Appeal, No. 309, Oct. T., 1962, from order of County Court of Philadelphia March T., 1961, No. 939-D, in case of Field Enterprises Educational Corporation v. Sanders Golatt et ux. Order reversed.
Paul Breen, with him Paul Kraft, for appellant.
Charlie I. Miller, for appellee.
Before Rhodes, P.j., Ervin, Wright, Woodside, Watkins, Montgomery, and Flood, JJ.
[ 199 Pa. Super. Page 424]
This is an appeal from an order of the County Court of Philadelphia striking off a judgment entered on a transcript from the docket of a magistrate.
The judgment in question had been obtained by Field Enterprises Educational Corporation against Sanders Golatt and Mattie Golatt, his wife, as a result of the purchase by the Golatts of, and their failure to pay for, a set of the World Book Encyclopedia. The transcript shown that judgment was rendered by Magistrate Iannarelli on February 23, 1960, in the sum of $100.00 plus costs of suit. There was no appeal or certiorari. The transcript was filed in the County Court of Philadelphia on March 10, 1961, and judgment was entered thereon. Following the issuance of an execution, there were two rules by the sheriff for interpleader as a result of property claims by separate individuals. On February 8, 1962, the day before the sheriff's sale, the Golatts filed a petition to stay the sale and open the judgment. It is from the order made on this petition that the instant appeal has been taken.
In their petition the Golatts did not attack the regularity of the magistrate's judgment. They admitted the purchase and failure to pay. Their position was that they had been advised by appellant's agent that they could return the books, and that the books had been returned on April 8, 1960. It should perhaps be noted that this was after judgment had been entered by the magistrate. In its answer to the petition, appellant denied that its agent made any statement about returning the books. No depositions were taken. Pa. R.C.P. No. 209 provides that, if a cause is determined on petition and answer, all averments of fact responsive to the petition and properly pleaded in the answer shall be deemed admitted. Cf. Better Living, Inc. v. Filosa, 199 Pa. Superior Ct. 110, 184 A.2d 314. Howbeit, the learned judge of the court below correctly held that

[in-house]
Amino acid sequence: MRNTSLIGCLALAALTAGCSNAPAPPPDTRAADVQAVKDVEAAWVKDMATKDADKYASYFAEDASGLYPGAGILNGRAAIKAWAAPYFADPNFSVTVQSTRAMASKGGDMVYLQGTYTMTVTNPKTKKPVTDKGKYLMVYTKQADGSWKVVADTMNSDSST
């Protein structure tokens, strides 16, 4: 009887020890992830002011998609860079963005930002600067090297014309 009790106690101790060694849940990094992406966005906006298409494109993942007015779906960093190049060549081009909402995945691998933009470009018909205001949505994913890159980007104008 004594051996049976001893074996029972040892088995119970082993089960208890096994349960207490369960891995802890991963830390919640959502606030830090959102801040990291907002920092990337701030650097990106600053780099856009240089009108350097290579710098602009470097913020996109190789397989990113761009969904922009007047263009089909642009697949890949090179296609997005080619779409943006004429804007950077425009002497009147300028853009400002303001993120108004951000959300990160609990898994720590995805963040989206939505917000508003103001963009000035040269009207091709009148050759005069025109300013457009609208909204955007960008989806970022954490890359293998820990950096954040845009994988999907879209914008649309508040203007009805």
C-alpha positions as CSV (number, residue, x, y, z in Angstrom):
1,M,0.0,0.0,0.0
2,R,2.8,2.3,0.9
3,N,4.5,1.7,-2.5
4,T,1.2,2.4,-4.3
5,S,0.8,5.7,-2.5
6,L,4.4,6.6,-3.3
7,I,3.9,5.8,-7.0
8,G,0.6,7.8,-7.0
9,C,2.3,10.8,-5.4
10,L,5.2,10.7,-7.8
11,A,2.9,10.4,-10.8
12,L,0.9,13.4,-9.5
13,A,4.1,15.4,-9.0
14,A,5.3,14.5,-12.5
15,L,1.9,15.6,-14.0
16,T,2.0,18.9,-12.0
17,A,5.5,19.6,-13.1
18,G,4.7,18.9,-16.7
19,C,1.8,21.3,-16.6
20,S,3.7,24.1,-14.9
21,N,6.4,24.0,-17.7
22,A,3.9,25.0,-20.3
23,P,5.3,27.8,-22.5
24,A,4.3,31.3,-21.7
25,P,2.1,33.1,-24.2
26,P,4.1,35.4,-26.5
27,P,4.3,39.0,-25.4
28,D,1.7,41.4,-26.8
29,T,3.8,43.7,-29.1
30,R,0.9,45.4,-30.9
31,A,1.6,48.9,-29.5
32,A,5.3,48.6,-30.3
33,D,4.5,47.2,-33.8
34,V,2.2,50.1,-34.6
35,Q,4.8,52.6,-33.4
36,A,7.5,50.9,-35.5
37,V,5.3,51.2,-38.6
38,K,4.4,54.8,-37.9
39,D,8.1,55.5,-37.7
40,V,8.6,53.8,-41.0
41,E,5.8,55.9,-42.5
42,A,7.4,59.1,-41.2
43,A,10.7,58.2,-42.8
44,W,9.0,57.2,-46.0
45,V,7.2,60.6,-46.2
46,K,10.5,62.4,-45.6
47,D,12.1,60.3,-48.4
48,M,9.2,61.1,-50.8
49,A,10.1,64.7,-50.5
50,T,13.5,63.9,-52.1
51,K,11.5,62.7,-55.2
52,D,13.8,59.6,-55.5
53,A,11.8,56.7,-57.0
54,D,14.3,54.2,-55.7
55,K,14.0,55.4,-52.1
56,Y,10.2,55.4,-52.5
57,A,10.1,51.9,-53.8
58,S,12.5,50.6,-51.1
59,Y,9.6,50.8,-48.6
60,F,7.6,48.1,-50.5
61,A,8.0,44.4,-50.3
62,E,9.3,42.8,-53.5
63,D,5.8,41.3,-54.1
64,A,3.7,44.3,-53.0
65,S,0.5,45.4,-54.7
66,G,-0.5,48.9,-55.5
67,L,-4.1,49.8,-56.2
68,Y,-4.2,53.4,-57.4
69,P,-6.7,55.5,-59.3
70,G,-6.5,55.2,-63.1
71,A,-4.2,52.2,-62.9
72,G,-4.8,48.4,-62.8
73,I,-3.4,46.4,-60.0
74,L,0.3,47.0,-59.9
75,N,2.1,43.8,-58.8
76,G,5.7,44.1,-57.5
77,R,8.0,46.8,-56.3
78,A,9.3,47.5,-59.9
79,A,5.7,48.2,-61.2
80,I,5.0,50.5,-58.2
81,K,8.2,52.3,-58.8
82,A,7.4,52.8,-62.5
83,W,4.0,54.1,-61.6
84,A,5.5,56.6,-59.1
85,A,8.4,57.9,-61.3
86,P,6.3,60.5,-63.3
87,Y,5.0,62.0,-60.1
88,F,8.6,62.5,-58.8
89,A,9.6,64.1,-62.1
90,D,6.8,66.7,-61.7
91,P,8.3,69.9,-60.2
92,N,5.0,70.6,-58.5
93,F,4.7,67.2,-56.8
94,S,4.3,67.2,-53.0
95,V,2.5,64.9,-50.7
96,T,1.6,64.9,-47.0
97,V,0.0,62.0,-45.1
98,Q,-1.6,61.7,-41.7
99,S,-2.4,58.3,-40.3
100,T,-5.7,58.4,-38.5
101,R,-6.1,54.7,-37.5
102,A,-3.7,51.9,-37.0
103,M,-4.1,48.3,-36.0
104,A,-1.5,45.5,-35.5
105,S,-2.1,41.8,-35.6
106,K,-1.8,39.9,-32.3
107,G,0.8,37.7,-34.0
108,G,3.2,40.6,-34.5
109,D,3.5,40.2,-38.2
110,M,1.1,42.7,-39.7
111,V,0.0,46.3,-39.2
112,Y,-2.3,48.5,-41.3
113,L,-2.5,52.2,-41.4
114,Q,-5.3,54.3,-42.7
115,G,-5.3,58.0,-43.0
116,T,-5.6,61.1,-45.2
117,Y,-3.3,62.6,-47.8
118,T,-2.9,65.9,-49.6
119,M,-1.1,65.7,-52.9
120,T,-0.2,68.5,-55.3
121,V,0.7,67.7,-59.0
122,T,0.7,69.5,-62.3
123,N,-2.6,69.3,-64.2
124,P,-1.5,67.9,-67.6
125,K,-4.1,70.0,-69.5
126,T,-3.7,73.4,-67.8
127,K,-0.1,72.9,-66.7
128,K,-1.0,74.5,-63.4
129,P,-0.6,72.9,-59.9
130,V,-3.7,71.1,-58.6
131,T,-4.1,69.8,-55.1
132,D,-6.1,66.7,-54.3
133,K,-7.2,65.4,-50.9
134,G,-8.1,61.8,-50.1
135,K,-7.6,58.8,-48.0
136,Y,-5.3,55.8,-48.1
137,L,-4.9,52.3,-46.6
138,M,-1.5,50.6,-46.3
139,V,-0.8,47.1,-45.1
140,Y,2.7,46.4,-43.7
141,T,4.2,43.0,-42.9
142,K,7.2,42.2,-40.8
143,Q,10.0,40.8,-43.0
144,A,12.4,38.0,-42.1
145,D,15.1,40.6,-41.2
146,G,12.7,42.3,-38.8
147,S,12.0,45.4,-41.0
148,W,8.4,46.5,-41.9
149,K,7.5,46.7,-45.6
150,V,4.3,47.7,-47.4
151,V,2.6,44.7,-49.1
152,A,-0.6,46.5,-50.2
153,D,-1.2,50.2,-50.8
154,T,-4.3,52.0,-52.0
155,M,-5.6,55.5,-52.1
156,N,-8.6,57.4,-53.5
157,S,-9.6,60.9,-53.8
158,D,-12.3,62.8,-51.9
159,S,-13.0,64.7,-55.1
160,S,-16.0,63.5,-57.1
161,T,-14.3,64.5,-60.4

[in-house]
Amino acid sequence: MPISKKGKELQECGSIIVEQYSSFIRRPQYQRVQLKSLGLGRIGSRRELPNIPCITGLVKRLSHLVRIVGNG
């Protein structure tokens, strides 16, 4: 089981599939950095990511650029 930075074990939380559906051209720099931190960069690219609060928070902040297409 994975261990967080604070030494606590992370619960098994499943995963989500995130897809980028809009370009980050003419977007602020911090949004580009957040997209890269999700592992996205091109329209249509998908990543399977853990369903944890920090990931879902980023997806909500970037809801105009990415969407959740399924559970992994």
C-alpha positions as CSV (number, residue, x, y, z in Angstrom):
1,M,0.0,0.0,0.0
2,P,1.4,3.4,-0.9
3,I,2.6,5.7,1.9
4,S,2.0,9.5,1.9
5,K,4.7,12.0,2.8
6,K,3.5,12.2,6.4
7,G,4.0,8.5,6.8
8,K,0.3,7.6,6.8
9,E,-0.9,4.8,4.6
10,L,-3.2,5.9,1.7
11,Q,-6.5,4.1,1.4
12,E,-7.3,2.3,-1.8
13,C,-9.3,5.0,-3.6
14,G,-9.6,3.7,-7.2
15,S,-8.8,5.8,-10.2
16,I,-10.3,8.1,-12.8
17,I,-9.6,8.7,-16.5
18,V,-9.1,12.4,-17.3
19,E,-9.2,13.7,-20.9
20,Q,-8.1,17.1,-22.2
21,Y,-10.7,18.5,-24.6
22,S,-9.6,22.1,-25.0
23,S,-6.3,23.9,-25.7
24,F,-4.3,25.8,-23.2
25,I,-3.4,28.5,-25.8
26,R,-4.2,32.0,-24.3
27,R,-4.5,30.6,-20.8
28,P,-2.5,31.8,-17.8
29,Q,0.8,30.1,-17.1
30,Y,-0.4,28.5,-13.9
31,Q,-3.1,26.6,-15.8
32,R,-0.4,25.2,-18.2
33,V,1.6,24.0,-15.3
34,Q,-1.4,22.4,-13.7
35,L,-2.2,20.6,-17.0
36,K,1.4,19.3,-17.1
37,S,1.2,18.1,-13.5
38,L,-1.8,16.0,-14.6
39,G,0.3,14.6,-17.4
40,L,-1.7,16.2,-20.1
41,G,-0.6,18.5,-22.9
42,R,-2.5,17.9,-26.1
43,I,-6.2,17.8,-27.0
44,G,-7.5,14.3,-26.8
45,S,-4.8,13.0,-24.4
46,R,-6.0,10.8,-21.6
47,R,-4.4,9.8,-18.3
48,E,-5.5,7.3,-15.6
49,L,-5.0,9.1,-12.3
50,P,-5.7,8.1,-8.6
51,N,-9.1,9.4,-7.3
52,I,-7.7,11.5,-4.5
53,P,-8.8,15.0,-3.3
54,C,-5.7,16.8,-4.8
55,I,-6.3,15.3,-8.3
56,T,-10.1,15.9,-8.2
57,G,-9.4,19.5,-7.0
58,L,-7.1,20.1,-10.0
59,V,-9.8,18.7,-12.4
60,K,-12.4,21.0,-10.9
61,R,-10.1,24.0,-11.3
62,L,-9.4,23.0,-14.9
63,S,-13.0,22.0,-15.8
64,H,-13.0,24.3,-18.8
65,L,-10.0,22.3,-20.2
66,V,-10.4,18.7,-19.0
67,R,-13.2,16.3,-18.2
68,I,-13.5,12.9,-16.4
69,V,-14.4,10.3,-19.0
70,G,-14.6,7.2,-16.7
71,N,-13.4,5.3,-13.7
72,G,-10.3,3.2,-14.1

[ 199 Pa. Super. Page 425]
he was without power to open the judgment. See Lacock v. White, 19 Pa. 495; Littster v. Littster, 151 Pa. 474, 25 A. 117.
It is then to be questioned whether the court below was authorized to treat the petition to open as one to strike, especially when the petition made no attack upon the regularity of the judgment. The propriety of such action was doubted by Chief Justice STERN in a note to Kros v. Bacall Textile Corp., 386 Pa. 360, 126 A.2d 421, wherein he said (page 364): "... whether, where the obligor asks only that a judgment be opened, the court can, of its own motion, strike off the judgment, is, to say the least, extremely doubtful". See A.B. & F. Contracting Corp. v. Matthews Coal Co., 194 Pa. Superior Ct. 271, 166 A.2d 317. However, assuming arguendo that the court below was technically correct in its treatment of the petition, we are clearly of the opinion that its action in striking off the judgment was erroneous.
The petition contained the following averment: "6. That on or about May 31, 1961, the petitioners received notice that Field Enterprises Educational Corporation was making demands for $156.50". Paragraph six of the petition was answered as follows: "6. Denied. The plaintiff made demand upon the defendants much earlier than May 31, 1961. The plaintiff repeated demands upon the petitioners for payment through its attorney since November 30, 1959, and obtained a judgment in the Magistrate's Court on March 13, 1960".*fn1 According to the docket entries in the court below, the judgment was stricken for the following reason: "The ...